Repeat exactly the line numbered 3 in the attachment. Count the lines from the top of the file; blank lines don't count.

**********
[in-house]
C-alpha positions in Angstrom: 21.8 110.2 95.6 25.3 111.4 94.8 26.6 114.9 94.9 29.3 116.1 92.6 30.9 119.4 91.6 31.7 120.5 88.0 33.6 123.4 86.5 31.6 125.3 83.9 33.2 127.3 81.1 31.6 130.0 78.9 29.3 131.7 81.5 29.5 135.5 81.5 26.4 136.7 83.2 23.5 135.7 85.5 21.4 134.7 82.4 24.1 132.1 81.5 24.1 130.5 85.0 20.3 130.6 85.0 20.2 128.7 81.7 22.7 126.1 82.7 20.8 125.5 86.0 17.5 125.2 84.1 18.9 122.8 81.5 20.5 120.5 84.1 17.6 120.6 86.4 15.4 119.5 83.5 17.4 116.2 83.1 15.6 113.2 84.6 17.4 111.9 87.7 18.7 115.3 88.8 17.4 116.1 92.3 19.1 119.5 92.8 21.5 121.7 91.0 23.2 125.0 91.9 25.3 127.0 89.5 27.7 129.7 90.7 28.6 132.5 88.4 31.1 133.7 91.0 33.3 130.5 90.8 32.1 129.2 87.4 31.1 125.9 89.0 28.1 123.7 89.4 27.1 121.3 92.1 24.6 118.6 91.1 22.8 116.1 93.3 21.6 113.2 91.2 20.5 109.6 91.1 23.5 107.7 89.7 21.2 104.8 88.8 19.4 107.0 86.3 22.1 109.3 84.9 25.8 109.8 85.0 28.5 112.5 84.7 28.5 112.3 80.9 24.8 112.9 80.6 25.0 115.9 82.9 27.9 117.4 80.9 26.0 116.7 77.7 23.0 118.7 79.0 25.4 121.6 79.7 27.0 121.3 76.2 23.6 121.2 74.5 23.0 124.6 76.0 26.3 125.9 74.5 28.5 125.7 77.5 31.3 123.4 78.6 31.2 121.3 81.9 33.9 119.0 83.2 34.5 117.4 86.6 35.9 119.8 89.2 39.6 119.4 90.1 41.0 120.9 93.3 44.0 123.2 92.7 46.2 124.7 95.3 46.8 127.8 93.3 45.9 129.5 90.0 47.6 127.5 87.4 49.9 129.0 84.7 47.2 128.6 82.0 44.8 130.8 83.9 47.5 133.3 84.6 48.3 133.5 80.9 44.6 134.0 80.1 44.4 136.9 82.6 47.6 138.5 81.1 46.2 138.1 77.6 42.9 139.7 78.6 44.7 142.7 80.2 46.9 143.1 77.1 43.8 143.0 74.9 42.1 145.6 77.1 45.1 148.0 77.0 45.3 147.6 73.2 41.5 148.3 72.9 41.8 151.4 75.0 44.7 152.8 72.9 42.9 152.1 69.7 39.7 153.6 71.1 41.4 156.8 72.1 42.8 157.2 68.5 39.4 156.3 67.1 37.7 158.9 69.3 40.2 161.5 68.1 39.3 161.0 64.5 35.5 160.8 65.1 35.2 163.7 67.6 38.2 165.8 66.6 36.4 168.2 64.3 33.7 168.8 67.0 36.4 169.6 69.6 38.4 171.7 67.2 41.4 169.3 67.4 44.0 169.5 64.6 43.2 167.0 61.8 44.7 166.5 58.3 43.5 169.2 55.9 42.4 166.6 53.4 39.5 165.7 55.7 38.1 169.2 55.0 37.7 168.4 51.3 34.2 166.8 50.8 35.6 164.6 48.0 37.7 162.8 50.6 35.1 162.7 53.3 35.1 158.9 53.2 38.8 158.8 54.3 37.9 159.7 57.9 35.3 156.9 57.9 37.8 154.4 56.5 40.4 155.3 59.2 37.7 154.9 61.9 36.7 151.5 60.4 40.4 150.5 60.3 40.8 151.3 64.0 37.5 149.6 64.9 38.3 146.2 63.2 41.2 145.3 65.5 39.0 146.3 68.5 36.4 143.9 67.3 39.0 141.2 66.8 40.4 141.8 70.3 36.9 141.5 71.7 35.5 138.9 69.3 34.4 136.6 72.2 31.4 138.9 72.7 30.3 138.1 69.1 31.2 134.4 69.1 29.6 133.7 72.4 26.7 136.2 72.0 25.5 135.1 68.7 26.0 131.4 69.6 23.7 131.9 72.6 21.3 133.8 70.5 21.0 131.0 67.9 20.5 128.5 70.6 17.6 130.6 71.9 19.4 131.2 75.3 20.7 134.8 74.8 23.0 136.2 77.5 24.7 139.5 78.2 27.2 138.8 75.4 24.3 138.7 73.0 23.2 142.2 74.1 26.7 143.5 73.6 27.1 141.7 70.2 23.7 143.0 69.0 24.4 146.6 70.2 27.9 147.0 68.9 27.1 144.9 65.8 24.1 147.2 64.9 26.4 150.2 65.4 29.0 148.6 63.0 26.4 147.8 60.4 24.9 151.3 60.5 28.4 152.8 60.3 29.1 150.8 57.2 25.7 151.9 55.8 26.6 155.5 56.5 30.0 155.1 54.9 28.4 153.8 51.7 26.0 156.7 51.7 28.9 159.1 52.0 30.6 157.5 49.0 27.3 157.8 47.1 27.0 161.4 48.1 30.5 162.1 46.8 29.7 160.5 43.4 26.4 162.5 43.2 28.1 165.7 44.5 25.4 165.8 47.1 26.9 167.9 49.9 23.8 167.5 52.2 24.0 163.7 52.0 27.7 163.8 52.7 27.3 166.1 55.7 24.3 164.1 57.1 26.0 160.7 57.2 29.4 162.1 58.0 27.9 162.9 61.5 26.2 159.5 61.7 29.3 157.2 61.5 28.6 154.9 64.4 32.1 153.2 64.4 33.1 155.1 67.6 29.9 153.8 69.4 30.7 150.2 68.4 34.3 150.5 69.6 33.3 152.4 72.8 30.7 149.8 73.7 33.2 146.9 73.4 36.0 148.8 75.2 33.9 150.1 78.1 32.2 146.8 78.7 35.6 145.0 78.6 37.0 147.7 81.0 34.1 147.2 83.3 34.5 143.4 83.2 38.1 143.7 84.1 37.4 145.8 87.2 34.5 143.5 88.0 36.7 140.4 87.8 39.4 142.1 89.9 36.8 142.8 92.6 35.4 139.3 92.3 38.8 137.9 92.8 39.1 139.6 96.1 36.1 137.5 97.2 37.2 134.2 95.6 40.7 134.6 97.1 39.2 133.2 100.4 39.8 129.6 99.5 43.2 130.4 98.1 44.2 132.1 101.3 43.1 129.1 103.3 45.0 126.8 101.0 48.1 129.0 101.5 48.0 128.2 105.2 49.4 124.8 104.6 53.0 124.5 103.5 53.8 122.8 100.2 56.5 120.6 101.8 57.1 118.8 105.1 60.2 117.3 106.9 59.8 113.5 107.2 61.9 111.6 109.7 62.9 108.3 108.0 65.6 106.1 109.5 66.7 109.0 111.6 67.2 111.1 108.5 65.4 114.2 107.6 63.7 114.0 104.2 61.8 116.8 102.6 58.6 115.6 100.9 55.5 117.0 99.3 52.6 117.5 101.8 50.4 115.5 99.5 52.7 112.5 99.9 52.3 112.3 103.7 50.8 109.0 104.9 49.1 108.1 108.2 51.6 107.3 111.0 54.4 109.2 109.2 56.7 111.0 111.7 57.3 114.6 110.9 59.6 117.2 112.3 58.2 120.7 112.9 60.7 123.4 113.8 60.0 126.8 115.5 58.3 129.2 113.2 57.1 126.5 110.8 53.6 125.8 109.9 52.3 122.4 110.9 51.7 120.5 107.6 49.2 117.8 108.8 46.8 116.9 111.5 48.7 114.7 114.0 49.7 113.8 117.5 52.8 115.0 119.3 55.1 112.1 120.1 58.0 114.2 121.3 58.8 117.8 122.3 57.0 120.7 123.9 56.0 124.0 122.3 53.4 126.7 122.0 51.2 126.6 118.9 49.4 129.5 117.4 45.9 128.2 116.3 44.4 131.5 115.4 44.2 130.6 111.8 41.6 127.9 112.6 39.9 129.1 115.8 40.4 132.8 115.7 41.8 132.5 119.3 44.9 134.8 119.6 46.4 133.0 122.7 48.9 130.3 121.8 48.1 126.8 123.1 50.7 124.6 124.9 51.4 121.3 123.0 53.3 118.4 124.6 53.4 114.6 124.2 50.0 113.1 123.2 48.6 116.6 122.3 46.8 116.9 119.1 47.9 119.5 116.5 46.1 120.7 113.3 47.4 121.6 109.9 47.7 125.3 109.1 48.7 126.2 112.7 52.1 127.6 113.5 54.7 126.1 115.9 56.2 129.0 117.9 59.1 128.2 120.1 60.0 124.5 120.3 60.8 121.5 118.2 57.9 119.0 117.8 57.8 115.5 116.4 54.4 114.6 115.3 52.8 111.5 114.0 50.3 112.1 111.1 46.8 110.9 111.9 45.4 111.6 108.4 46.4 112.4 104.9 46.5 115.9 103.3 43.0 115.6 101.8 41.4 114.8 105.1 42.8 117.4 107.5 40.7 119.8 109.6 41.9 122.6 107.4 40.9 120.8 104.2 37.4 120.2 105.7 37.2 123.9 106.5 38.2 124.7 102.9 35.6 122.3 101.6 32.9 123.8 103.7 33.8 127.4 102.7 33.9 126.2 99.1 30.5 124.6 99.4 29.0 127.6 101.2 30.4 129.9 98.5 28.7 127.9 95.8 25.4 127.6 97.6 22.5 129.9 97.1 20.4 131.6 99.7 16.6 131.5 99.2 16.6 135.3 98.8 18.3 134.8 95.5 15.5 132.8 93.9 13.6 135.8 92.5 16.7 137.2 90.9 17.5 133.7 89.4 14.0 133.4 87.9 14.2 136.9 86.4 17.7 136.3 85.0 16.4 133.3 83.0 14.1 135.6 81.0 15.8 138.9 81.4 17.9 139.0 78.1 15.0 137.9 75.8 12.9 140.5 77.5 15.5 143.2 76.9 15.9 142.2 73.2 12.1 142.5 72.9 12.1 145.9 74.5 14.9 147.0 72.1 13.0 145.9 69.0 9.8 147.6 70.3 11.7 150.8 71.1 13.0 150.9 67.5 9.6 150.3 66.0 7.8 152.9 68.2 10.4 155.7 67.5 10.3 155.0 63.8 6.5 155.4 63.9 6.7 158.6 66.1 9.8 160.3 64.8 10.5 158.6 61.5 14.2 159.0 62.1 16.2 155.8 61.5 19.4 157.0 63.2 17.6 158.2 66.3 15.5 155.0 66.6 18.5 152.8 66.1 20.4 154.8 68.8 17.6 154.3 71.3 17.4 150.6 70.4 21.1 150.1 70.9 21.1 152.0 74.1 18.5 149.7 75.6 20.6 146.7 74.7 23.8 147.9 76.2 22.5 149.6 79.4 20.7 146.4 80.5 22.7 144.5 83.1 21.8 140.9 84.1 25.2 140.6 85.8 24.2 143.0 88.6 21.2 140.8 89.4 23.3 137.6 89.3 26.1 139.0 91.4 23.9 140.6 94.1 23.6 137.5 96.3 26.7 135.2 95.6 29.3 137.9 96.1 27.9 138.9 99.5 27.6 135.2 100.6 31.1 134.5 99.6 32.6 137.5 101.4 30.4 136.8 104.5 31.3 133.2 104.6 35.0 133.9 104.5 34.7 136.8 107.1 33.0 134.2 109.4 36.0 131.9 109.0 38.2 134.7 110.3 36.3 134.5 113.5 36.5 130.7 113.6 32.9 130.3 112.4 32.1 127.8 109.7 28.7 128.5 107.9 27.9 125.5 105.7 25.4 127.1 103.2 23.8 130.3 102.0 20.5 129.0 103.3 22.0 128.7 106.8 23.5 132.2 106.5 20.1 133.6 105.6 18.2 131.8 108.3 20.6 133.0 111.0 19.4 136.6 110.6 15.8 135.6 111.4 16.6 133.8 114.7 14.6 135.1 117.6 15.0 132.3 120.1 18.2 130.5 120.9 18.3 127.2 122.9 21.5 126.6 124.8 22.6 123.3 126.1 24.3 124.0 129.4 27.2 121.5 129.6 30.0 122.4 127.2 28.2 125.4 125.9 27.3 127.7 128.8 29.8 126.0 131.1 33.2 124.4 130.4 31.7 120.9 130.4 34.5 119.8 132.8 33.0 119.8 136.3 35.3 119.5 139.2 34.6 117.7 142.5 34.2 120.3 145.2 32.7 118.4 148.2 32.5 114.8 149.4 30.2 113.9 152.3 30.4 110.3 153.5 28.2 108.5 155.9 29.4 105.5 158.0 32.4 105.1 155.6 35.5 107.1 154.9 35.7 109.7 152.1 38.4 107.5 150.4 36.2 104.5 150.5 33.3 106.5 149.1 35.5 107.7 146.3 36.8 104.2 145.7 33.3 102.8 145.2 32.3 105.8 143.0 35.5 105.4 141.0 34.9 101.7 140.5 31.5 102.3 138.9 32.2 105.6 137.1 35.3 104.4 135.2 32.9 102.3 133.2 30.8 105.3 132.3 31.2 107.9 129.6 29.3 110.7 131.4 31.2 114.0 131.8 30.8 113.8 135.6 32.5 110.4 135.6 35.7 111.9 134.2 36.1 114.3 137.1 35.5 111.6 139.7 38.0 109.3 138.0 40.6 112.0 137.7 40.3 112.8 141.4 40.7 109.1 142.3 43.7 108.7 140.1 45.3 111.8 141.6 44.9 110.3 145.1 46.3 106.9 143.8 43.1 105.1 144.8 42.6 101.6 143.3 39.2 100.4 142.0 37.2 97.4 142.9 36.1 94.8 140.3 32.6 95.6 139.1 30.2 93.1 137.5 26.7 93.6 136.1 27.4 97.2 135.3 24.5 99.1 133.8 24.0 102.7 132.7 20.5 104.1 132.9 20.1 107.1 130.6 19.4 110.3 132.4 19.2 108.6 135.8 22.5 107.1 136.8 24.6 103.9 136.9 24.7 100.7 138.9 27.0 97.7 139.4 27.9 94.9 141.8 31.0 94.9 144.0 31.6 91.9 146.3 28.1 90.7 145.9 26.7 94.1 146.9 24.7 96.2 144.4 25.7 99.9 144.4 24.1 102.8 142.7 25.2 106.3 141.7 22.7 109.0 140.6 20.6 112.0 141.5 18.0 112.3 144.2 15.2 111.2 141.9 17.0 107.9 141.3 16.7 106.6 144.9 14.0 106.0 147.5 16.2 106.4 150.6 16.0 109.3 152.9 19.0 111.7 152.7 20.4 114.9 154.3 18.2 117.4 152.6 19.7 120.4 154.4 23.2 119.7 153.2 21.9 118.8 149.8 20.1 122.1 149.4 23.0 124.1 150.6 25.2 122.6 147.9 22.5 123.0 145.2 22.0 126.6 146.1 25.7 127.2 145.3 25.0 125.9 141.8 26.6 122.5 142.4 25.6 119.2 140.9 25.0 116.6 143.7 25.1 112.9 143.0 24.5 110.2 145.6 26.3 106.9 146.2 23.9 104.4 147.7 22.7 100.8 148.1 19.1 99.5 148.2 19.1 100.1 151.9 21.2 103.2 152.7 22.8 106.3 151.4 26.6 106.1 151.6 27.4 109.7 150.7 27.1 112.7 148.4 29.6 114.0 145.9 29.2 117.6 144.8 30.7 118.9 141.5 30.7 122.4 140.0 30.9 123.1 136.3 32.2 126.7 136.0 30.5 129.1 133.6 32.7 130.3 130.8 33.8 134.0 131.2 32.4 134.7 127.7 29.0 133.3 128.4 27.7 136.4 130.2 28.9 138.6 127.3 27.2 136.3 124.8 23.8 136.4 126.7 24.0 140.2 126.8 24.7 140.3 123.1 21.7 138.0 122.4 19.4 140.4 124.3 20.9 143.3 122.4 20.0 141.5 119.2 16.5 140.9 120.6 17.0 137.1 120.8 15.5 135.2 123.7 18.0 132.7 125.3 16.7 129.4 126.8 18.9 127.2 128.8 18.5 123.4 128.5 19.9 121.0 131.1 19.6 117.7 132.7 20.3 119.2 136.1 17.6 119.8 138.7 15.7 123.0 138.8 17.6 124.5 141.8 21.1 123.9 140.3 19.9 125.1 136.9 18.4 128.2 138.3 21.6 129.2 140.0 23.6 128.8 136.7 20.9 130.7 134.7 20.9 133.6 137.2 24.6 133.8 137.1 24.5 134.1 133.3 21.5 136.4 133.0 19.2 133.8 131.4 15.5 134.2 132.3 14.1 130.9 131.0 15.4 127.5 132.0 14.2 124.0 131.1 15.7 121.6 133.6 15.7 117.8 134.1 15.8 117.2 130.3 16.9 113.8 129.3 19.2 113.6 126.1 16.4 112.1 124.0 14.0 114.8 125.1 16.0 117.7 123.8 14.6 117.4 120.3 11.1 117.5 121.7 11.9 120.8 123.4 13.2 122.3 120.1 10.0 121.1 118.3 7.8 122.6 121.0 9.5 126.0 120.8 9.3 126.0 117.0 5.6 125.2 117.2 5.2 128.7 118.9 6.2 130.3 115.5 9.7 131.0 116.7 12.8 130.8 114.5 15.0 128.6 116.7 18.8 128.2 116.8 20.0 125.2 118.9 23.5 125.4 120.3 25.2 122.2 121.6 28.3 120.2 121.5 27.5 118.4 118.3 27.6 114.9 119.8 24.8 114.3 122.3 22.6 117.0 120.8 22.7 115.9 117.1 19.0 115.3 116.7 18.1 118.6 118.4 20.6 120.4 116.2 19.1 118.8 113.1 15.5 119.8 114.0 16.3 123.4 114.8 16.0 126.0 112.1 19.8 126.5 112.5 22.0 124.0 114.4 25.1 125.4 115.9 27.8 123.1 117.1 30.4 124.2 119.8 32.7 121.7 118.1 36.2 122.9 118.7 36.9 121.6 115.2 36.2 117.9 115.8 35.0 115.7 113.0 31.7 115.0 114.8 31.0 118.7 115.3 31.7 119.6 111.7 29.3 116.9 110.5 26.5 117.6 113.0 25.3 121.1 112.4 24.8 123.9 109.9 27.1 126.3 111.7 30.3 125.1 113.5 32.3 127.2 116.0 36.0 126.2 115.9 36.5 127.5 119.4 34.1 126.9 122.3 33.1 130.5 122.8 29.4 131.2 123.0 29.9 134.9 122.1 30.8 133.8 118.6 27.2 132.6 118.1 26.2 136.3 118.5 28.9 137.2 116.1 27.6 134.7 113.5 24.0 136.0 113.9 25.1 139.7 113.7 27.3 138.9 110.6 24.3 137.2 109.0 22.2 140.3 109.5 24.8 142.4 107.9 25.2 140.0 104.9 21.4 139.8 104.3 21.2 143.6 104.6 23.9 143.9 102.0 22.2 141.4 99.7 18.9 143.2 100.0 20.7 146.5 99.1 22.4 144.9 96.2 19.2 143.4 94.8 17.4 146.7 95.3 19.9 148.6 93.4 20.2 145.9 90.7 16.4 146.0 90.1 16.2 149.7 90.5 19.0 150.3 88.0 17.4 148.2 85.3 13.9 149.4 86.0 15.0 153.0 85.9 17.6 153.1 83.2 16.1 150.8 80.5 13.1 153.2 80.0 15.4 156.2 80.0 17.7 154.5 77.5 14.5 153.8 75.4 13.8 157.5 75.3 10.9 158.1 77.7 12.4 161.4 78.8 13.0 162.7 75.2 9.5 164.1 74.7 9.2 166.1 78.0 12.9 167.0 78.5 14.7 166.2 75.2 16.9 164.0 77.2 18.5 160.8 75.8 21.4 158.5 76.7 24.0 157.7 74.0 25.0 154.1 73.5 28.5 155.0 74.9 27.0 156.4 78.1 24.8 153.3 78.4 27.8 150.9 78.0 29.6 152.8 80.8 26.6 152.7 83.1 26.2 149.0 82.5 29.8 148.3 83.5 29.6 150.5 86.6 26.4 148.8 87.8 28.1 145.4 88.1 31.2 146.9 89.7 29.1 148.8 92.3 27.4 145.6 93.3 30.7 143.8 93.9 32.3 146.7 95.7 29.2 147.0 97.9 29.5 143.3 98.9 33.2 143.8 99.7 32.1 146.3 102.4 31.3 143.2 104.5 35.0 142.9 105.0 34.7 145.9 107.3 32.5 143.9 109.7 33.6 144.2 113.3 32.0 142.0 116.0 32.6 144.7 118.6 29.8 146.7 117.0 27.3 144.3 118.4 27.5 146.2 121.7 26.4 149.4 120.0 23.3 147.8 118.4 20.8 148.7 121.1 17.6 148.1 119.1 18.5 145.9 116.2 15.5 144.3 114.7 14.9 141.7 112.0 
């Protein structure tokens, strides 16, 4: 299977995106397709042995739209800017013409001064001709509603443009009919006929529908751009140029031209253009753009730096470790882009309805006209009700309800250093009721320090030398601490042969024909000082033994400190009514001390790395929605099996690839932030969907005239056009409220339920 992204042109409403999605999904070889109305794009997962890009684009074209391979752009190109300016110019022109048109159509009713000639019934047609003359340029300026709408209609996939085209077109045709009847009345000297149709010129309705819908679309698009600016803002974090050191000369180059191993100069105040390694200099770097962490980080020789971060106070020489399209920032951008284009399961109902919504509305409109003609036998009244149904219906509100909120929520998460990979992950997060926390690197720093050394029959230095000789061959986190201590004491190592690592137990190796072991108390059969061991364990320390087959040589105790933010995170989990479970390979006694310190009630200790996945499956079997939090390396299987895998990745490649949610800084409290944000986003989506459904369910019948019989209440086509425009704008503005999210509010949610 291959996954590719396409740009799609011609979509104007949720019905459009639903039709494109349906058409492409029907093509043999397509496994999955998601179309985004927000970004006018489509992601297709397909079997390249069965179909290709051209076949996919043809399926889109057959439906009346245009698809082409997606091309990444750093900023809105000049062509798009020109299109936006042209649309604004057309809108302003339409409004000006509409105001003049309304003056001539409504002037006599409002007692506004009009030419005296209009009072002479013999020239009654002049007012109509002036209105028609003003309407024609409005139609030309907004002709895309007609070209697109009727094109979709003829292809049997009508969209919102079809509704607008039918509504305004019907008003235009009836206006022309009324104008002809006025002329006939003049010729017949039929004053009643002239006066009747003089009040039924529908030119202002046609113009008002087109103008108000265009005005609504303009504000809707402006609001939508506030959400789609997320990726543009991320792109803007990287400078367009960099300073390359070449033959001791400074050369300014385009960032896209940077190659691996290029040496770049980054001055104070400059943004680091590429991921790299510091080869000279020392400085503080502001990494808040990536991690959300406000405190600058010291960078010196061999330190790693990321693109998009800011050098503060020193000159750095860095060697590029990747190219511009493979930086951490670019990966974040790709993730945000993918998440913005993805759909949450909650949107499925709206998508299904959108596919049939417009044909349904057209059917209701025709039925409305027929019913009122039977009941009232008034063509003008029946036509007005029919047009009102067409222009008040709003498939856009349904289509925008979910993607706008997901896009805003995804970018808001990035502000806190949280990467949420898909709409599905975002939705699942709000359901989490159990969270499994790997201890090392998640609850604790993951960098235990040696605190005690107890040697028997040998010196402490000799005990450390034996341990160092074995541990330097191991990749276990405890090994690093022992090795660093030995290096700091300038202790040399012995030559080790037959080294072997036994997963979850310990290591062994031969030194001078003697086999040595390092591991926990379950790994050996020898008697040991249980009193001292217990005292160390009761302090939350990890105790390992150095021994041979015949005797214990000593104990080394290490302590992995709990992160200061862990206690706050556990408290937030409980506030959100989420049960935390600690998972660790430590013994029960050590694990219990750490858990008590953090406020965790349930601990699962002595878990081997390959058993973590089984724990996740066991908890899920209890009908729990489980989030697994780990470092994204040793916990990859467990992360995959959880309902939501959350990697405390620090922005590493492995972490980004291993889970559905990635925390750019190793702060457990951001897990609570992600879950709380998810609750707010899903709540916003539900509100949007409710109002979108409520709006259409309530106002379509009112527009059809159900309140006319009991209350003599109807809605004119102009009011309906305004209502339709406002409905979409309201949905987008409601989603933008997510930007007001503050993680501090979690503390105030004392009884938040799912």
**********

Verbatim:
């Protein structure tokens, strides 16, 4: 299977995106397709042995739209800017013409001064001709509603443009009919006929529908751009140029031209253009753009730096470790882009309805006209009700309800250093009721320090030398601490042969024909000082033994400190009514001390790395929605099996690839932030969907005239056009409220339920 992204042109409403999605999904070889109305794009997962890009684009074209391979752009190109300016110019022109048109159509009713000639019934047609003359340029300026709408209609996939085209077109045709009847009345000297149709010129309705819908679309698009600016803002974090050191000369180059191993100069105040390694200099770097962490980080020789971060106070020489399209920032951008284009399961109902919504509305409109003609036998009244149904219906509100909120929520998460990979992950997060926390690197720093050394029959230095000789061959986190201590004491190592690592137990190796072991108390059969061991364990320390087959040589105790933010995170989990479970390979006694310190009630200790996945499956079997939090390396299987895998990745490649949610800084409290944000986003989506459904369910019948019989209440086509425009704008503005999210509010949610 291959996954590719396409740009799609011609979509104007949720019905459009639903039709494109349906058409492409029907093509043999397509496994999955998601179309985004927000970004006018489509992601297709397909079997390249069965179909290709051209076949996919043809399926889109057959439906009346245009698809082409997606091309990444750093900023809105000049062509798009020109299109936006042209649309604004057309809108302003339409409004000006509409105001003049309304003056001539409504002037006599409002007692506004009009030419005296209009009072002479013999020239009654002049007012109509002036209105028609003003309407024609409005139609030309907004002709895309007609070209697109009727094109979709003829292809049997009508969209919102079809509704607008039918509504305004019907008003235009009836206006022309009324104008002809006025002329006939003049010729017949039929004053009643002239006066009747003089009040039924529908030119202002046609113009008002087109103008108000265009005005609504303009504000809707402006609001939508506030959400789609997320990726543009991320792109803007990287400078367009960099300073390359070449033959001791400074050369300014385009960032896209940077190659691996290029040496770049980054001055104070400059943004680091590429991921790299510091080869000279020392400085503080502001990494808040990536991690959300406000405190600058010291960078010196061999330190790693990321693109998009800011050098503060020193000159750095860095060697590029990747190219511009493979930086951490670019990966974040790709993730945000993918998440913005993805759909949450909650949107499925709206998508299904959108596919049939417009044909349904057209059917209701025709039925409305027929019913009122039977009941009232008034063509003008029946036509007005029919047009009102067409222009008040709003498939856009349904289509925008979910993607706008997901896009805003995804970018808001990035502000806190949280990467949420898909709409599905975002939705699942709000359901989490159990969270499994790997201890090392998640609850604790993951960098235990040696605190005690107890040697028997040998010196402490000799005990450390034996341990160092074995541990330097191991990749276990405890090994690093022992090795660093030995290096700091300038202790040399012995030559080790037959080294072997036994997963979850310990290591062994031969030194001078003697086999040595390092591991926990379950790994050996020898008697040991249980009193001292217990005292160390009761302090939350990890105790390992150095021994041979015949005797214990000593104990080394290490302590992995709990992160200061862990206690706050556990408290937030409980506030959100989420049960935390600690998972660790430590013994029960050590694990219990750490858990008590953090406020965790349930601990699962002595878990081997390959058993973590089984724990996740066991908890899920209890009908729990489980989030697994780990470092994204040793916990990859467990992360995959959880309902939501959350990697405390620090922005590493492995972490980004291993889970559905990635925390750019190793702060457990951001897990609570992600879950709380998810609750707010899903709540916003539900509100949007409710109002979108409520709006259409309530106002379509009112527009059809159900309140006319009991209350003599109807809605004119102009009011309906305004209502339709406002409905979409309201949905987008409601989603933008997510930007007001503050993680501090979690503390105030004392009884938040799912």